Freedom's Long Shadow

Ayesha Kidwai, my colleague in the School of Language, Literature and Culture Studies at JNU is a distinguished linguist, and one with diverse interests. She has recently translated her grandmother Anis Kidwai's Azadi Ki Chhaon Mein into English, and this book (from Penguin) will be released at the India International Centre, New Delhi, on 24 February.

In Freedom's Shade is a memoir of the national movement and of partition written in 1949 but only published (in the original Urdu) in 1974. Anis Kidwai was born in 1906 in Barabanki, Awadh, into an impoverished but cultured zamindari family. The murder of her husband, Shafi, in Mussoorie in October 1947 catapulted Anis into an activist’s role. That very month, she came to Delhi and offered her life to Gandhi; she wanted to live out the rest of her years in service to the nation. In just a few months, working alongside Subhadra Joshi, Anis became closely involved with the efforts for peace in Delhi’s neighbourhoods and surrounding rural areas; and with Mridula Sarabhai she helped in the recovery of abducted women.

In Freedom’s Shade is both a personal memoir of the first two years of nascent India as well as an activist’s record that reveals both the architecture of the violence during Partition as well as the efforts of ordinary citizens to bring the cycle of reprisal and retribution to a close.

Beginning from the murder of her husband in October 1947, with a rare frankness, sympathy and depth of insight, Anis Kidwai tells the stories of the thousands who were driven away from their homelands in Delhi and its neighbouring areas by eviction or abduction or the threat of forced religious conversion. Of historical importance for its account of the activities of the Shanti Dal, the recovery of abducted women and the history of Delhi, In Freedom’s Shade also has an equal contemporary relevance.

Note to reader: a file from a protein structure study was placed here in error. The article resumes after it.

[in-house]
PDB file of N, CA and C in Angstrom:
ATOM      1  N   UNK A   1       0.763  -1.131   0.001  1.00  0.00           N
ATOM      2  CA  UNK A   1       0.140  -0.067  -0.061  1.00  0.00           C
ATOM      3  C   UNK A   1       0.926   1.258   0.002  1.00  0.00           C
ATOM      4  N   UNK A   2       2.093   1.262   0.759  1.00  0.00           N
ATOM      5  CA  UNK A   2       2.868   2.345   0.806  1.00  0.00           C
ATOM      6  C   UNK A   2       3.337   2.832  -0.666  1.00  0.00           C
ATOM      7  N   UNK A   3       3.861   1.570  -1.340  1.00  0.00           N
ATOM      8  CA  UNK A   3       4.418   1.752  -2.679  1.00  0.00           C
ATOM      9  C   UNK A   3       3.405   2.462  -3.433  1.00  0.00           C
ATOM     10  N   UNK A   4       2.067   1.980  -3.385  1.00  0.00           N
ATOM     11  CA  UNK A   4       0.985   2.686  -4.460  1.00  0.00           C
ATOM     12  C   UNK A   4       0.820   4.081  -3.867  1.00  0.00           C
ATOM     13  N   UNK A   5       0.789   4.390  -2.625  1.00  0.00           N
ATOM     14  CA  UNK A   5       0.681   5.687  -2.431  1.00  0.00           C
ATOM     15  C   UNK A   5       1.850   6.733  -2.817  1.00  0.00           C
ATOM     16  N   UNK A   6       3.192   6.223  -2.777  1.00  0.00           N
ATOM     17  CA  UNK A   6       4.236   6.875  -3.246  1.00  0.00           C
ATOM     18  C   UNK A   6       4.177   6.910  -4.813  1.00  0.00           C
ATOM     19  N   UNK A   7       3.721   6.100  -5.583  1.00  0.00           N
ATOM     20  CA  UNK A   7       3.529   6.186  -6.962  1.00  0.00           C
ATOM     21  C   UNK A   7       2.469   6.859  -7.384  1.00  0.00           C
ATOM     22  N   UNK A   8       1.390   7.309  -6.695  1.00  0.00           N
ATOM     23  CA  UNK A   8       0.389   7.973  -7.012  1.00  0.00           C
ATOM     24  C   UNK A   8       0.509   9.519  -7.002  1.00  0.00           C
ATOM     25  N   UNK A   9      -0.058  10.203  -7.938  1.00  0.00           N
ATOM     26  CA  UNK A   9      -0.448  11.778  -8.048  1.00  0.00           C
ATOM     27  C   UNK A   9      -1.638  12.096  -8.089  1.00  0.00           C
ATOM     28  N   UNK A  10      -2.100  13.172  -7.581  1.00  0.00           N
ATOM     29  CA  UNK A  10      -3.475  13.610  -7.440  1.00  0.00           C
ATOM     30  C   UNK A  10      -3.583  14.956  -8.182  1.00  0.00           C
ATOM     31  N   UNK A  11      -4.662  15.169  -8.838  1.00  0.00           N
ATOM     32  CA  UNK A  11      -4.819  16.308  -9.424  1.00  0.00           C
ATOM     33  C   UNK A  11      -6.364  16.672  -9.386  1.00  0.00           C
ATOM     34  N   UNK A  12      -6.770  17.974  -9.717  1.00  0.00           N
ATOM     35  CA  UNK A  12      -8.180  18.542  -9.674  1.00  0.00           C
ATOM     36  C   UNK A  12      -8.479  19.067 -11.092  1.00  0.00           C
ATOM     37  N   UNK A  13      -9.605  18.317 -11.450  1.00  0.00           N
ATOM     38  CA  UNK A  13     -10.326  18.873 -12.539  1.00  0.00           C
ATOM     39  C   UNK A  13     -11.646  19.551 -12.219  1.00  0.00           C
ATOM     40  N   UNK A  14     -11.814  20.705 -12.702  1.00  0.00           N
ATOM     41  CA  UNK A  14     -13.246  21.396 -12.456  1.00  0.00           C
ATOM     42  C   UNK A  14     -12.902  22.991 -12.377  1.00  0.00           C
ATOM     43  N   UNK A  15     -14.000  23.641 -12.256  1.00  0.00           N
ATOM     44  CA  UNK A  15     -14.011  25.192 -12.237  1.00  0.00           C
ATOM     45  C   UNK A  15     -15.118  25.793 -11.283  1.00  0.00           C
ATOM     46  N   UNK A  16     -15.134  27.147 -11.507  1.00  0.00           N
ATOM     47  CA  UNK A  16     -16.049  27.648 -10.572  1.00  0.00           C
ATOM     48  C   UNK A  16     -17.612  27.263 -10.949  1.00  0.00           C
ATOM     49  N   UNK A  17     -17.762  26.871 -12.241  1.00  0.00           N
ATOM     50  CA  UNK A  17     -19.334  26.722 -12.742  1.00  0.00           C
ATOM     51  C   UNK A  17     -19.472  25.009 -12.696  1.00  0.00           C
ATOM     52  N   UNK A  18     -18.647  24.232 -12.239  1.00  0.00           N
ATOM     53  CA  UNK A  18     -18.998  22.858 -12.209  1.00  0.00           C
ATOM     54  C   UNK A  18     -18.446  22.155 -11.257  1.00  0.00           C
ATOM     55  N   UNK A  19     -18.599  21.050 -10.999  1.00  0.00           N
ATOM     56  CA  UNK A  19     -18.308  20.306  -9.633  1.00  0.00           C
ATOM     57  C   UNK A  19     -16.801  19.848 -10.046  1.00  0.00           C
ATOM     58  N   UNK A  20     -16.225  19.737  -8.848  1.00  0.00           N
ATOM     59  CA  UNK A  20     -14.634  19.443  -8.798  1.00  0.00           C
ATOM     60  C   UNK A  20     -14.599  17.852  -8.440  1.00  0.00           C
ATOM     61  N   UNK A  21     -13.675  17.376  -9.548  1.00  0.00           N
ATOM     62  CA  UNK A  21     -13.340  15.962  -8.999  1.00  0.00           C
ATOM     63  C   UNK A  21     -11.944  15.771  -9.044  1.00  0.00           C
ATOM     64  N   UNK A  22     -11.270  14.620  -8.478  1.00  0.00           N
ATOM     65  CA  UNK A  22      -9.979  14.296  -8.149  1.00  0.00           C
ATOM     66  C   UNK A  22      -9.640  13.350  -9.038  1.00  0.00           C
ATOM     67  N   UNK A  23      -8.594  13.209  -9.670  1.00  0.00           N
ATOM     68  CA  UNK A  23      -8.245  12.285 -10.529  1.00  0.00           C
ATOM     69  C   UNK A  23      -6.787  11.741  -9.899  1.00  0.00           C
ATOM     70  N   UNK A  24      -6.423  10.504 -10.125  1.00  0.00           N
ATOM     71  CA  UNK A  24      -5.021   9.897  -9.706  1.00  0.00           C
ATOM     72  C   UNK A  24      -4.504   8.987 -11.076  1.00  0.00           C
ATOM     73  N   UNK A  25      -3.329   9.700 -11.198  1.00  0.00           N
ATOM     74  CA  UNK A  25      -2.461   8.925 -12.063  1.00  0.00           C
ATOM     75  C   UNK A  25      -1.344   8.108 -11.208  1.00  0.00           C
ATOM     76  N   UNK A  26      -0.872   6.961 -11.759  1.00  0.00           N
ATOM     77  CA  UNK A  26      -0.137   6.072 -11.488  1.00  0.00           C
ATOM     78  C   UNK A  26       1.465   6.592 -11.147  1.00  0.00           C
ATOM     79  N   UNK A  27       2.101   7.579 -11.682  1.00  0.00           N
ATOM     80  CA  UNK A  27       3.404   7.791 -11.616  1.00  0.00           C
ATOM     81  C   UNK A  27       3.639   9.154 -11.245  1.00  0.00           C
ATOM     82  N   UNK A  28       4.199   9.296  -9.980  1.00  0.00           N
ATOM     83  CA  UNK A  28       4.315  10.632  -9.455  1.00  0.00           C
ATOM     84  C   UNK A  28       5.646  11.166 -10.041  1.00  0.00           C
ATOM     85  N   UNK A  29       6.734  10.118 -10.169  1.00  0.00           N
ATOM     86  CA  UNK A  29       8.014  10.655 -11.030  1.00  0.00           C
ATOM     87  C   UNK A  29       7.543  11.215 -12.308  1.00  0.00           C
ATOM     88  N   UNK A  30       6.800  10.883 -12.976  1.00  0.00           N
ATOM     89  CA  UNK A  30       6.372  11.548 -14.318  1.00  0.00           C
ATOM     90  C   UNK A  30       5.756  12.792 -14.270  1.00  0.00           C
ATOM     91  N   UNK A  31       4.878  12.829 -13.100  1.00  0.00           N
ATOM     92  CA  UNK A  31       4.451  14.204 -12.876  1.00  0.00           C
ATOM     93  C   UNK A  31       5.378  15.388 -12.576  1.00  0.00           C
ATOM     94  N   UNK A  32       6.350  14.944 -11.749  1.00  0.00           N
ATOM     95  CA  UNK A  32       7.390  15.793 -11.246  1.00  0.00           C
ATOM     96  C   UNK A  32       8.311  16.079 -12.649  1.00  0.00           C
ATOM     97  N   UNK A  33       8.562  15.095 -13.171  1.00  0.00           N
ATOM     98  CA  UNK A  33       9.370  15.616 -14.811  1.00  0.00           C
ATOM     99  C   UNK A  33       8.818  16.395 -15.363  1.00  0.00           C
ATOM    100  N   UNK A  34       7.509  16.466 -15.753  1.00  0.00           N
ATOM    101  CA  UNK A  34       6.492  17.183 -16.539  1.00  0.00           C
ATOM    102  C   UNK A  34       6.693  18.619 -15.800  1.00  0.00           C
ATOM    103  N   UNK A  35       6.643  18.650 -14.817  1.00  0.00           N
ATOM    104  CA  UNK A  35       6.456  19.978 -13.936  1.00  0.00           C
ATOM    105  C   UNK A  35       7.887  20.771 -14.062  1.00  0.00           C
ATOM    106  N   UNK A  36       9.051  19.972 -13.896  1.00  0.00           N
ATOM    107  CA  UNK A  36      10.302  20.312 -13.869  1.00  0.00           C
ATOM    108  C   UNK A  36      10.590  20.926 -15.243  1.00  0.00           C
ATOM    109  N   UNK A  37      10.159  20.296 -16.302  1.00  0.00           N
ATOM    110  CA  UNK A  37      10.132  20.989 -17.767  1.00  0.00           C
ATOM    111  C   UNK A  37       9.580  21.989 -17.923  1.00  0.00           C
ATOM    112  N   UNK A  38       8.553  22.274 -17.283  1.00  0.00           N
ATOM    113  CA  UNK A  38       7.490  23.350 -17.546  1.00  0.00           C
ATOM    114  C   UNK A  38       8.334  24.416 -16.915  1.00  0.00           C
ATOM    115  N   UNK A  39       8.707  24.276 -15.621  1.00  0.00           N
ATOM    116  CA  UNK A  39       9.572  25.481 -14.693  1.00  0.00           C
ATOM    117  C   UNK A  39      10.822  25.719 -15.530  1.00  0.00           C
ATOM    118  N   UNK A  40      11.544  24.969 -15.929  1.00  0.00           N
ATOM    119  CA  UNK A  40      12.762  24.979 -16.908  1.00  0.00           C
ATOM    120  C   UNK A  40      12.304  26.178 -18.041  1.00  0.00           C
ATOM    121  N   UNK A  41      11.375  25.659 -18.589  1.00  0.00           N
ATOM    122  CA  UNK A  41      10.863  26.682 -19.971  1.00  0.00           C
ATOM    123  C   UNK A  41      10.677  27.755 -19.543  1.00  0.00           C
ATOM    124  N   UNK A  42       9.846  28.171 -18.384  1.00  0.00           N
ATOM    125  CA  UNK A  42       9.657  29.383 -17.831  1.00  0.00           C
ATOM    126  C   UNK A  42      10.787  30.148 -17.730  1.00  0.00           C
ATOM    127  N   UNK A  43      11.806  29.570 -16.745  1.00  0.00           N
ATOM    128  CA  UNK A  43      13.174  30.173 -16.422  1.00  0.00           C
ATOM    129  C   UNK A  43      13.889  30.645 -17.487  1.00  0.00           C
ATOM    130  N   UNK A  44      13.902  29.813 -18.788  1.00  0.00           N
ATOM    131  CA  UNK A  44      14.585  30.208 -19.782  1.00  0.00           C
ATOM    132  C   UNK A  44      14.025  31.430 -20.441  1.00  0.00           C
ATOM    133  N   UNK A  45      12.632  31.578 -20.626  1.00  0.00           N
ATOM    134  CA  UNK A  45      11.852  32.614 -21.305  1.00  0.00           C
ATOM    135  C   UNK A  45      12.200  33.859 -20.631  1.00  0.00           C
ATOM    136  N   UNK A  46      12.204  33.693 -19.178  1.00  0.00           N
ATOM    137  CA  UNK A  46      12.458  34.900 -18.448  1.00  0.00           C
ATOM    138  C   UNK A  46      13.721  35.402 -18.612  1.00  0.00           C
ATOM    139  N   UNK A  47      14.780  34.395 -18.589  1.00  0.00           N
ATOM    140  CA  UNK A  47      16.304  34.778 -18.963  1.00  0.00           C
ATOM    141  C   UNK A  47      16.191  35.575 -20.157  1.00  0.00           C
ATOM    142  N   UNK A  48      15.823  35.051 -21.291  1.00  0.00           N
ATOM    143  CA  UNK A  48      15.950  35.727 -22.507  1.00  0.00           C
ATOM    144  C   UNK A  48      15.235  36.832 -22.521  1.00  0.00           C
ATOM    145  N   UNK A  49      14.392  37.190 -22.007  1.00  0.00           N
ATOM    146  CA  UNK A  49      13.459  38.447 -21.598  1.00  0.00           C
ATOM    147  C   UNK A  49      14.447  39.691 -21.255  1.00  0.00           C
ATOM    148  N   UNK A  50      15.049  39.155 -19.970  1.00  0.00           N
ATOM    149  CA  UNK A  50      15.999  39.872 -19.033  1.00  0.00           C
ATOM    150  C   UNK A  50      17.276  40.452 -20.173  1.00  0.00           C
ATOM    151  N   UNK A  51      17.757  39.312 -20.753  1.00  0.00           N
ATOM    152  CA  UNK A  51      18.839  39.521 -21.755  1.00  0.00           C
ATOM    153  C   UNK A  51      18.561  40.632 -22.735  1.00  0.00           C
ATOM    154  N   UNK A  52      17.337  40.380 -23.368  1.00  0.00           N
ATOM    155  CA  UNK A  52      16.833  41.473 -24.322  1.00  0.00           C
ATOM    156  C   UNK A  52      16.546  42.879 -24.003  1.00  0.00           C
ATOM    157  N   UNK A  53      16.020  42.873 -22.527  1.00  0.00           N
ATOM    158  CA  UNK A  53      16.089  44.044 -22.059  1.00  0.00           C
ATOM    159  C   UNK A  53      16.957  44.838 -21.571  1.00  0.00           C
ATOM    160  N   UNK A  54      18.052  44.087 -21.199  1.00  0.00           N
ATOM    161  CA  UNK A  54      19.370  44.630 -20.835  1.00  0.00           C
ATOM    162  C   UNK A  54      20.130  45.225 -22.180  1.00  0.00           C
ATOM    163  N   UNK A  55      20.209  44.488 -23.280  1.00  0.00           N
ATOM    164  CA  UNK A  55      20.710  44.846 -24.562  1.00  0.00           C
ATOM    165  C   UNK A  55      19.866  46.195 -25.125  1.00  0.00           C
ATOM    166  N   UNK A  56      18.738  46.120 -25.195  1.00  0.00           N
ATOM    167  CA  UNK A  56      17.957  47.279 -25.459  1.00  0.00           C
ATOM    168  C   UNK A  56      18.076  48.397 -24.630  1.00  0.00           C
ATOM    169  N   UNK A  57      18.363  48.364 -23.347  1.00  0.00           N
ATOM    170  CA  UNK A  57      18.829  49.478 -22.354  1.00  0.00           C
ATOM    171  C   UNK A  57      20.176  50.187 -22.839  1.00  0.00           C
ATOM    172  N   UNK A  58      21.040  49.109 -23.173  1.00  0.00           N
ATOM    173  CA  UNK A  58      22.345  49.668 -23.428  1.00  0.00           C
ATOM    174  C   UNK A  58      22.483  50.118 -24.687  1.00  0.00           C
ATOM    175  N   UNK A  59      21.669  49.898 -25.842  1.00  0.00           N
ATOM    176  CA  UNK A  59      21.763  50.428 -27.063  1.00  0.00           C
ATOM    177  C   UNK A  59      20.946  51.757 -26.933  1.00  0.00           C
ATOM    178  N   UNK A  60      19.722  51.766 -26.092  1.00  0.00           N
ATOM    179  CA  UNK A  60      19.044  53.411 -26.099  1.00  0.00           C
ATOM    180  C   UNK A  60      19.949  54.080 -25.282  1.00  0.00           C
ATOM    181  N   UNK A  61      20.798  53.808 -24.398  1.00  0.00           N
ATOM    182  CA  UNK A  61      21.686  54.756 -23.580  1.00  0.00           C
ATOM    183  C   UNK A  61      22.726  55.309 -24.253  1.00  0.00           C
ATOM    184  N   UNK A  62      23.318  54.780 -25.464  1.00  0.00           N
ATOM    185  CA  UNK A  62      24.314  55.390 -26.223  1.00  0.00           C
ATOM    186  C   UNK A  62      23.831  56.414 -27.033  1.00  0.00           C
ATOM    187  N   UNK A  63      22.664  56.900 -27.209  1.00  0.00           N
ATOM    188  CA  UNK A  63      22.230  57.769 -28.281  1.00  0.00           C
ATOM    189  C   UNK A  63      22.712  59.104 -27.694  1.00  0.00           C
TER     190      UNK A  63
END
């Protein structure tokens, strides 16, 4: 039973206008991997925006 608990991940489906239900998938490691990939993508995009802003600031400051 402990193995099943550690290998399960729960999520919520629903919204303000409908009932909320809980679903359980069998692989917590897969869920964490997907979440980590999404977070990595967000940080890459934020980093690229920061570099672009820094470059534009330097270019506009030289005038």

In part a delineation of the roots of the afflictions that beset Indian society and in part prophetic about the plagues that were to come, Anis Kidwai’s testament is an enduring reminder that memory without truth is futile; only when it serves the objective of reconciliation, does it achieve meaning and significance.

In our Biography and History sections, 408 pages with 44 photographs, Rs 699. ISBN: 9780143416098

The IIC release- by Subhashini Ali- promises to be interesting. Ayesha Kidwai, the translator, and in a sense her grandmother's biographer as well will speak, as will the Urdu scholar C M Naim. The translation has been supported by the New India Foundation. Ram Guha says Begum Anis Kidwai's memoir captures the social anguish of Partition and its aftermath far better than any novel or academic study... This landmark should be read by every thinking Indian.

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